This year, climate change, inequality and conflict were at the top of the chart. But no matter how resolute the collective wisdom on these issues might have seemed, once inside the congress centre, hopes for the global economy and excitement over nearing technological advances quickly swept Davos man past all three.
That’s not to overlook the good that came out of this year’s forum.
A short while ago, discussions on energy were dominated by a back-and-forth on peak oil. Renewable energy talks took place in small break-out rooms. No longer. This year, the transformative impact of renewable energy on energy generation and the energy mix also coloured debate around the potential to improve water and food security, transportation and human health.
Energy executives sounded more confident in their ability to manage the energy transition. This can in part be put down to their general optimism about the global economy, but it said as much about their growing faith in technology. Leadership too is more widely distributed, with China dominating discussions and the Americas’ Pledge movement of mayors and states taking up some of the slack of a receding US administration.
In fact, while the media continues to focus on the US withdrawal from the Paris Agreement, participants were more animated by the announcement of new trade barriers on solar imports to the States. My sense was that most thought this would create more losers than winners. At the same time, investors have stepped up significantly and the impact of divestment and corporate commitments to renewable energy is sending a strong signal of opportunity.
For China, it is a message of leadership at home and abroad that captures imaginations. The Chinese commitment to renewable energy, the scale of their investment – particularly in solar – and its determination to manage down greenhouse gas emissions and deliver better air quality, have had a significant impact on markets. All eyes will of course be tracking the manner in which China invests in its One Belt, One Road project, not least to assess how green and sustainable this actually shapes up to be.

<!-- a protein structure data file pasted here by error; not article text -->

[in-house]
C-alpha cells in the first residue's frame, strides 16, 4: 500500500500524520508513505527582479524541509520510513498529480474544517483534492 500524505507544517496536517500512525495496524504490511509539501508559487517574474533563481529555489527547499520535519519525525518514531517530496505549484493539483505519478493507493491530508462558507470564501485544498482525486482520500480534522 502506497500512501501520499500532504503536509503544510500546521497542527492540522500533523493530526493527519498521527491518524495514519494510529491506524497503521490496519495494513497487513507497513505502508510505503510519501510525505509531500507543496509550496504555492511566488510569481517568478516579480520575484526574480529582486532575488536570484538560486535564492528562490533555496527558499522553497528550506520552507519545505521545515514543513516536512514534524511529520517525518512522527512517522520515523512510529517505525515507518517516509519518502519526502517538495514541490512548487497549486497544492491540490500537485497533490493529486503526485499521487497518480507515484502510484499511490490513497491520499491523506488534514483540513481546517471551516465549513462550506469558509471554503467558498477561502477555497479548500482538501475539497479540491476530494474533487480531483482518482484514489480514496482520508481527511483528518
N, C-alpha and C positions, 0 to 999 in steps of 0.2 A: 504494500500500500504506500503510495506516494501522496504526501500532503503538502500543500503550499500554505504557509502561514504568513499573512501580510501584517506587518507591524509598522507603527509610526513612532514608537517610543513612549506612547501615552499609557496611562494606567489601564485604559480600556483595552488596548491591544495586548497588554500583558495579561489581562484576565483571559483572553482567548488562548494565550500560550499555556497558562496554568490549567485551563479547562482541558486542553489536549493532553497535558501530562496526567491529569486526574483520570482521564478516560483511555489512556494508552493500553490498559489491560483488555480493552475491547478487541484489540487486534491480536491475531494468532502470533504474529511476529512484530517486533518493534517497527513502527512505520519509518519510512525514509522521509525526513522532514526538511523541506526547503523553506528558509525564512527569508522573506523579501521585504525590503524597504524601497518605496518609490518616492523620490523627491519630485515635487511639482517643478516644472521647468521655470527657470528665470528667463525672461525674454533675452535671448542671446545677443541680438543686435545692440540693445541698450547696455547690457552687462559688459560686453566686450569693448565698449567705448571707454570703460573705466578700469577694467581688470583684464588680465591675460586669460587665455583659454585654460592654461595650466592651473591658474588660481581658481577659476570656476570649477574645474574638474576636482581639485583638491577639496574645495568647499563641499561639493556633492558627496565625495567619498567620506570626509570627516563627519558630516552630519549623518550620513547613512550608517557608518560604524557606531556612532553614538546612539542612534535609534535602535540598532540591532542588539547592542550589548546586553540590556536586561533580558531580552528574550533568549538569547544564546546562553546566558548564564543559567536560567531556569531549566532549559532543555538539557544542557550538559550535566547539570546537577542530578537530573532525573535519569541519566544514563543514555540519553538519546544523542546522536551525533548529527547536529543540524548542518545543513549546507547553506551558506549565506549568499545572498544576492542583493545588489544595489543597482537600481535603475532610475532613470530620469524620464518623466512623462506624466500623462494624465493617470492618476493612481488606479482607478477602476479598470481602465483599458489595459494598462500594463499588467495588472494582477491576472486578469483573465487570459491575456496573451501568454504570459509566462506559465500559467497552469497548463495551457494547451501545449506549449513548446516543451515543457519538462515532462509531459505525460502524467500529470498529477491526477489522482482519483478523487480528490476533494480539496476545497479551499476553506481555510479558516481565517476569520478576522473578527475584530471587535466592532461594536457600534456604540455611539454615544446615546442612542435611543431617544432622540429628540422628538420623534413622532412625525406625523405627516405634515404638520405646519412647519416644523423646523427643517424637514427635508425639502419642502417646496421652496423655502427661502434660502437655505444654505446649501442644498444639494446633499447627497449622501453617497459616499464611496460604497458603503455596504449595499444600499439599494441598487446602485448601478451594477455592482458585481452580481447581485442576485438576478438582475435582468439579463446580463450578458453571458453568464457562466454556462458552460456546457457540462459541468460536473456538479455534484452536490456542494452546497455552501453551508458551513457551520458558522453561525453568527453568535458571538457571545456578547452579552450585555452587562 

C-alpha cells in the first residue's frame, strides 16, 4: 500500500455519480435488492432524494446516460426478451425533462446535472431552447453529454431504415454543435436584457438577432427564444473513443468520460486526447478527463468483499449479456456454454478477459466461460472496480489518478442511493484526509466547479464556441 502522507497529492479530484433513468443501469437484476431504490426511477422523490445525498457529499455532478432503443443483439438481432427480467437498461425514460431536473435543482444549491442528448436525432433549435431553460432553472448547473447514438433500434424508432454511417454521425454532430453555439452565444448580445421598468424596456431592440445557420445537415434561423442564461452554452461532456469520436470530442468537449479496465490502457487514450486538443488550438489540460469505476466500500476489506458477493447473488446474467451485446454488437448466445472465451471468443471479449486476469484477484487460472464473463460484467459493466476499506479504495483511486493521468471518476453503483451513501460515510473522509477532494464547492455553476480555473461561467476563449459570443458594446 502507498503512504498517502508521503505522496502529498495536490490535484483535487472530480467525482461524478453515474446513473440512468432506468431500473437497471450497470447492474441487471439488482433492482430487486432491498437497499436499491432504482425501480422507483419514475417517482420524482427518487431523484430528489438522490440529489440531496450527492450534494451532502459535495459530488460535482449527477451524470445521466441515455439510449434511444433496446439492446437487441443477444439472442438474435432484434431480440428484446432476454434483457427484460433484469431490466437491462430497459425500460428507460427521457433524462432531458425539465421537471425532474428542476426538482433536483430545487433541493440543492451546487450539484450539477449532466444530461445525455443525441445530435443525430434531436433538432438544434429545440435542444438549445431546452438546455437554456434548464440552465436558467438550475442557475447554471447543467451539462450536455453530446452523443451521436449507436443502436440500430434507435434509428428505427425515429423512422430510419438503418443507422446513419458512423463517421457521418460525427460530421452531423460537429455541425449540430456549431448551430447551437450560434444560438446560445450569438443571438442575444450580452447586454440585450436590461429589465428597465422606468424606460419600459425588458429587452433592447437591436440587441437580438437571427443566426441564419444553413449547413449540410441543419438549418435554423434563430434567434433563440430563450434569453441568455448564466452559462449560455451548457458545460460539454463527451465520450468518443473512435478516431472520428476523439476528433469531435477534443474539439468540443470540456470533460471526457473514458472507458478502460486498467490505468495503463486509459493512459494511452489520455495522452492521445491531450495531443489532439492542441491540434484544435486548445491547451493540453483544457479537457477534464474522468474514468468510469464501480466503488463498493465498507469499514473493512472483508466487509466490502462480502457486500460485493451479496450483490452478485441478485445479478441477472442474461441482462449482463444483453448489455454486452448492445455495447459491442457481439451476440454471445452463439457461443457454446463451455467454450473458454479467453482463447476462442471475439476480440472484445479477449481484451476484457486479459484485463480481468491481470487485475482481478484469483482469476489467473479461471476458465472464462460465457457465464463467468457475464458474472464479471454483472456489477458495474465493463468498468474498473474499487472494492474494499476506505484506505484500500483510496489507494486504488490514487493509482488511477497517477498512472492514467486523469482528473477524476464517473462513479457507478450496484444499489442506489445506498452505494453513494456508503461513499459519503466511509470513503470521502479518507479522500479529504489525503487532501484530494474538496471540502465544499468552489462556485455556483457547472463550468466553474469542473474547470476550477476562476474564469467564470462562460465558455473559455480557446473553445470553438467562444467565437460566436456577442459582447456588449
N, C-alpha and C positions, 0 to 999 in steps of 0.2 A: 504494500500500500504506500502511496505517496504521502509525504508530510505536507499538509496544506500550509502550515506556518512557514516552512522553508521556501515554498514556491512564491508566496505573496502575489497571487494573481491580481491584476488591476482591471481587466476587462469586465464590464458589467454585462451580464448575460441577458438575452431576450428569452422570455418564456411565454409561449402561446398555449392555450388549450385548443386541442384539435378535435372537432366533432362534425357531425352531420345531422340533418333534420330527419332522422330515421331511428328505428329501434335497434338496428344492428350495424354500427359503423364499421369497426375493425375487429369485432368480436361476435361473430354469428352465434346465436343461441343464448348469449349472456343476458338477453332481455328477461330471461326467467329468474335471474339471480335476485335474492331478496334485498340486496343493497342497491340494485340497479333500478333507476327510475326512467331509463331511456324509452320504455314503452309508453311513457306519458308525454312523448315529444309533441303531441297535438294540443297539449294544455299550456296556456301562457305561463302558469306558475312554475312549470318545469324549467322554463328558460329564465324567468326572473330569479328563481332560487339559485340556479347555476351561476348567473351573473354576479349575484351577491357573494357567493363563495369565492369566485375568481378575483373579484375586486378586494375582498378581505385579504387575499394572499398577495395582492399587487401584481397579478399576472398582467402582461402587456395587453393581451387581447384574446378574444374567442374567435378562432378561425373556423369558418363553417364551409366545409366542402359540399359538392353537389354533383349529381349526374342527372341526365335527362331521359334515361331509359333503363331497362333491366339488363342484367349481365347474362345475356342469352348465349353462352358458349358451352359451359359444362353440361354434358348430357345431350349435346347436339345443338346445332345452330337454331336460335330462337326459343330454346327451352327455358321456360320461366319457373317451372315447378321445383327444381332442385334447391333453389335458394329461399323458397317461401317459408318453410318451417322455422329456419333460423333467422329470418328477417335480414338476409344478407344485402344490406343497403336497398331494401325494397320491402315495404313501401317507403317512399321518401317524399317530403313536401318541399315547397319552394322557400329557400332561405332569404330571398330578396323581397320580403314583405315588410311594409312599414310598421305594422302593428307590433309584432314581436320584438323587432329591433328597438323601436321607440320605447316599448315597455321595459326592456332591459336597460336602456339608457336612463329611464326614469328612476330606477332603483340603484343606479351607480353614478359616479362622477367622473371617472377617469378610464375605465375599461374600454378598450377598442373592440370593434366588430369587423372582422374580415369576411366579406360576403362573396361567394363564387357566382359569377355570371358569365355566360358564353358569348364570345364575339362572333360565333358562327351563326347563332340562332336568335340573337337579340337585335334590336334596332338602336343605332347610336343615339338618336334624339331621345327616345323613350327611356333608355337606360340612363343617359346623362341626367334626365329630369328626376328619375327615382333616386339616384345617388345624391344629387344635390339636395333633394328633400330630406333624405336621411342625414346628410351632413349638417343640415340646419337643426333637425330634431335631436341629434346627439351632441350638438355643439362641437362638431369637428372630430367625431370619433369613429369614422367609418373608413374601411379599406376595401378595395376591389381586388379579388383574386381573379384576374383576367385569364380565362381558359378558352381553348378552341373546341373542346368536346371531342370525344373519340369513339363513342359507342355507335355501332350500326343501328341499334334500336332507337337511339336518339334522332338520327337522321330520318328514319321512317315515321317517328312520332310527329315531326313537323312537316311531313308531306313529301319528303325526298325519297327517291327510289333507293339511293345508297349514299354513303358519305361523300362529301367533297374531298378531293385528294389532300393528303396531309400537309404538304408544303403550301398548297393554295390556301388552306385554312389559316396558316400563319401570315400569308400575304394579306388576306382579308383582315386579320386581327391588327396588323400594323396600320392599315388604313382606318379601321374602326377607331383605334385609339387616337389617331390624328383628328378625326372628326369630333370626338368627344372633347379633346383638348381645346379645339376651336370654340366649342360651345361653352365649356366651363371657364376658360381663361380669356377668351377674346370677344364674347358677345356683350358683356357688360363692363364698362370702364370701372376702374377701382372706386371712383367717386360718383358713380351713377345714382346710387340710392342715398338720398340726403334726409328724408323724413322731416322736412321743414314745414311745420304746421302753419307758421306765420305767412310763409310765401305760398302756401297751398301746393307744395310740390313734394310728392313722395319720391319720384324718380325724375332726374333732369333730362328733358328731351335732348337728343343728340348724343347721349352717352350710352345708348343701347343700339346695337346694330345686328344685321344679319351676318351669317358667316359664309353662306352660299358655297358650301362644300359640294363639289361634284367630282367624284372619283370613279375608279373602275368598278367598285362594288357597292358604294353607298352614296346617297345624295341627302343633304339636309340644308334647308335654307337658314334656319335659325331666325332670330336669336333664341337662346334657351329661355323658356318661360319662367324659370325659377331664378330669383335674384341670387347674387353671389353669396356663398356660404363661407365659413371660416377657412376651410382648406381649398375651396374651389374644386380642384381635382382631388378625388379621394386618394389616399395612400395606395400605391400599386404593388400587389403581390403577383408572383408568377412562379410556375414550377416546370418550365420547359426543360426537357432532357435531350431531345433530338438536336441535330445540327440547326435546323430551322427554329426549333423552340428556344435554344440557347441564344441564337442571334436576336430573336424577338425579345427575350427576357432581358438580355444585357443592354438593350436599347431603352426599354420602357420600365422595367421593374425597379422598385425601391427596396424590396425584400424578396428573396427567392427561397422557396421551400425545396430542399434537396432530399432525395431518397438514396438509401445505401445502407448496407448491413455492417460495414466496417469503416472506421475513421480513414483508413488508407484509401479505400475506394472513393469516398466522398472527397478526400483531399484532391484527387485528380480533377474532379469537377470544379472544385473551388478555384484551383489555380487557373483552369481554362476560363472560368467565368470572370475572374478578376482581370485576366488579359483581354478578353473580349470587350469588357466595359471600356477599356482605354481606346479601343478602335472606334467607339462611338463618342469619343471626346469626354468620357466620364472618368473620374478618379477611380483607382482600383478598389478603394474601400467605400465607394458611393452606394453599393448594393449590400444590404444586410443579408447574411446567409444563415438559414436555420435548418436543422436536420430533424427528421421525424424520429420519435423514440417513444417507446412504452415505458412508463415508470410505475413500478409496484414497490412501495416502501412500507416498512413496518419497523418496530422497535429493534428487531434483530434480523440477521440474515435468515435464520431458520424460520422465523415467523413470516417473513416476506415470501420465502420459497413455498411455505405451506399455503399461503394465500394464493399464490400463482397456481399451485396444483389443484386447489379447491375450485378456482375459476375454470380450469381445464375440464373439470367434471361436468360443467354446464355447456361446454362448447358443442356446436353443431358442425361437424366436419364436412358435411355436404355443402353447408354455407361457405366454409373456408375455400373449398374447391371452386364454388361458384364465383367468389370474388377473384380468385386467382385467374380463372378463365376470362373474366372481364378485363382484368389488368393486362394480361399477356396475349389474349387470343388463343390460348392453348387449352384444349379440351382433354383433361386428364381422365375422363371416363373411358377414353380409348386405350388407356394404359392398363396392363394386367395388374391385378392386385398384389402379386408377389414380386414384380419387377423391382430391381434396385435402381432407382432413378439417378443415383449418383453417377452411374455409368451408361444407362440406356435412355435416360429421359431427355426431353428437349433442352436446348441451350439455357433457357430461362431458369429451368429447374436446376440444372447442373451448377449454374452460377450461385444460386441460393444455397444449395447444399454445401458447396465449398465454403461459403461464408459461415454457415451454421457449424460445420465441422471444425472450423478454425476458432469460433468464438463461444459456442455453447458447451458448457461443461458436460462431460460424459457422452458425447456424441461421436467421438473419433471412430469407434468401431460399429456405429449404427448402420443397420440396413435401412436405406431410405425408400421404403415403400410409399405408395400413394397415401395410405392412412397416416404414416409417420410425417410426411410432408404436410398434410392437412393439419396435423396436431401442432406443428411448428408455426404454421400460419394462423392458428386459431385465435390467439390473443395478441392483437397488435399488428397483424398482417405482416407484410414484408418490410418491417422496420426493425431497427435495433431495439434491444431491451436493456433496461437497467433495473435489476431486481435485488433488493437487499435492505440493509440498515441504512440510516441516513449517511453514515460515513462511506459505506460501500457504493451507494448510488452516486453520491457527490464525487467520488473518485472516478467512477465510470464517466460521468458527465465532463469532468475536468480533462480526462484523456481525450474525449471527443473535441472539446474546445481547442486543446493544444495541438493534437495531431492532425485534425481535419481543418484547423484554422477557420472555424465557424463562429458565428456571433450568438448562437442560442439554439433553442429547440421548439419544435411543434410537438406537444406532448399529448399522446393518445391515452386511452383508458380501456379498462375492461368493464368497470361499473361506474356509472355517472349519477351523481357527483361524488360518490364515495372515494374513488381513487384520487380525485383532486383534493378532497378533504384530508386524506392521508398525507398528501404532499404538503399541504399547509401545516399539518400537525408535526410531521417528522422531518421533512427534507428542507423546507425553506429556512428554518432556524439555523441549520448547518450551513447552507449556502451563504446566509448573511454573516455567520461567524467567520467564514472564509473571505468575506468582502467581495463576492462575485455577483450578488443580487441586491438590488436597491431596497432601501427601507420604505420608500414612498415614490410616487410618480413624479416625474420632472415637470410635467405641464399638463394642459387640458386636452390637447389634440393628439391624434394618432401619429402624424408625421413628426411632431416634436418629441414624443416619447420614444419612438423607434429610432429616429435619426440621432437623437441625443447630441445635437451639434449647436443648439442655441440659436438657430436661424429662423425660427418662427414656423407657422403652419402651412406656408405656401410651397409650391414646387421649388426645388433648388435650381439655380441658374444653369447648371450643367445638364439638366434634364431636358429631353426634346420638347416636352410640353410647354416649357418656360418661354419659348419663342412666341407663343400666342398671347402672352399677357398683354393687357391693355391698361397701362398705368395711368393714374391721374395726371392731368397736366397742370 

The energy conversation is shifting from a focus on supply to one on demand. Blockchain, artificial intelligence and other technological leaps that will allow us to manage energy demand at grid level were on the agenda, but so too was the role of the individual consumer. It is worth noting that while energy efficiency could lead to a 40 percent drop in emissions, efficiency remains very much the stepchild of the energy debate.
The harder truth to face is that we remain far from a two-degree world. Just over a billion people have no access to electricity, and around three billion cannot cook cleanly, pushing their health and the health of the planet to its limits.
When the barometer rises, so normally does Davos man’s mood. With growth strong in all regions, it’s not surprising that there was a bigger spring in his step. Yet little discussion appeared focused on how to use the good times to correct the inequality many say they believe threatens long-term prosperity.
I am concerned that, as Davos rolls around each year, the tendency of participants is increasingly to act as though corporate philanthropy can play the role of sweeper in achieving the global goals and the Paris Agreement. As the Addis Ababa Agenda underlines, we need policy coherence, strong tax bases and plugs on illicit flows, as well as an open, constructive trade regime.
What keeps getting left behind at Davos is precisely that we “leave no one behind”. That is what lies at the heart of the Sustainable Development Goals, the Paris Agreement, and, if it still inspires us, Davos man.